“I was probably one of the least desirable students to have in your class all the way through elementary school and high school,” Angier said. “I didn’t like the structure and being told what to do. I skipped school, all those things. But having been one of the worst students, those are the kids that I gravitate toward, the tough ones. Because I just have an affinity for them. I understand them. And we, 98 percent of them, usually end up very good friends.”

There were exceptions among the VUHS faculty: She cites French teacher Ellen Norton and calculus teacher Merle Crown.

“Those two challenged me. They expected more from me, and I had great respect for them,” Angier said.

Angier was asked if she modeled her own teaching after Norton and Crown; she hadn’t really considered the question, but agreed she probably had.

“Their demeanor was always calm and accepting, but there was little piece of them that said you will do this to the best of your ability. Yeah, I guess you would say that, that I do treat my kiddos like that,” she said.

Her college career had fits and starts as well. After leaving midway through her first year at Johnson State due to what she called a lack of focus and maturity, she returned to earn a year-and-a-half of credits at Burlington College before Phil helped her finish her bachelor’s degree at Trinity.

“My husband would drive me back and forth to night classes and I did it,” she said. “Then I had two babies and went back and got my master’s (in early childhood special education at the University of Vermont).”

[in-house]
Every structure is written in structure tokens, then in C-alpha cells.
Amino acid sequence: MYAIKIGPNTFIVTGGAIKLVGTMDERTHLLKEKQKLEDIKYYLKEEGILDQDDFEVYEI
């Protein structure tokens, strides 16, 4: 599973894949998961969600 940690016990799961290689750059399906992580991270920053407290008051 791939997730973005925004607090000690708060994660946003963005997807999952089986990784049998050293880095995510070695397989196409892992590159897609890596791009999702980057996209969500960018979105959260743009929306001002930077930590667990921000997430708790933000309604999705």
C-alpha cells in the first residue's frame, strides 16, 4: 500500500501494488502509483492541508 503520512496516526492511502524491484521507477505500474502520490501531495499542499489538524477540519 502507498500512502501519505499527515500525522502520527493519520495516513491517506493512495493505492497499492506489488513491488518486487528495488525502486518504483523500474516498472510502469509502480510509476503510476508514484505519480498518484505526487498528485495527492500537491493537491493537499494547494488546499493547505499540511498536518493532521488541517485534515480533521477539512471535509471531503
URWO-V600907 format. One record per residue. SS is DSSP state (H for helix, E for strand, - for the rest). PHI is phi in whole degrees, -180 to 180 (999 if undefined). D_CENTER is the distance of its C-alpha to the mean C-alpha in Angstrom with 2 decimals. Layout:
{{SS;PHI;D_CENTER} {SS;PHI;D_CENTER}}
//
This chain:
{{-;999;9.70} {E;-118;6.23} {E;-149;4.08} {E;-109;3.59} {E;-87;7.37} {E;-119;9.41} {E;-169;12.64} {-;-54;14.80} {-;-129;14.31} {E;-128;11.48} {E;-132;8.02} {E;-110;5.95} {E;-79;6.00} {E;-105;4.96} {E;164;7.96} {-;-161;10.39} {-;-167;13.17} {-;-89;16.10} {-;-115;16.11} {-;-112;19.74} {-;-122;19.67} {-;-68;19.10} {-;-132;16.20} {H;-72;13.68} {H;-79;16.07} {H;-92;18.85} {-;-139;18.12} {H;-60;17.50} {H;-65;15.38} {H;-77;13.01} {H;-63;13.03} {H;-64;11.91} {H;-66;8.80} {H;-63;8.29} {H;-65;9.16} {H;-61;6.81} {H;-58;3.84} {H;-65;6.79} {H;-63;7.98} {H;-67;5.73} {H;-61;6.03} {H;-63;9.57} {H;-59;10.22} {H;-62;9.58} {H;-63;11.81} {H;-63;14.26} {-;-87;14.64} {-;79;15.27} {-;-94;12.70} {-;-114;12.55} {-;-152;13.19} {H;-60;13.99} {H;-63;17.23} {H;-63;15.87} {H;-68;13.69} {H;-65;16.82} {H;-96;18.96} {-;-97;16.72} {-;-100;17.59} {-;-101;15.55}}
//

MAKING A DIFFERENCE

By that time, Angier was committed to her career, one that again might seem inevitable looking back: Both parents and one grandparent were educators, and she was completely comfortable in the preschool classroom.

“I just love kids, and I felt like I could make a difference,” she said. “They’re curious. They’re like little sponges. They’re excited. They love learning. And it’s just a matter of guiding them in appropriate directions. They’re just wonderful.”

Not seeing the children every day will be the hardest part of Angier’s retirement.

“One of the most important things for me is to make a connection with each and every child,” she said. “At the preschool level it’s almost like you’re extending your own family. It’s like home away from home. It’s like they’re all my kids. And that’s why I just love it. You’re going to make me cry now.”

Her job has become increasingly difficult over the years. What was once an 18-page set of regulations recently grew to 123 pages, with some requirements Angier believes are unrealistic, such as the insistence of storing three gallons of water per student onsite in case of emergency, and impossible to follow.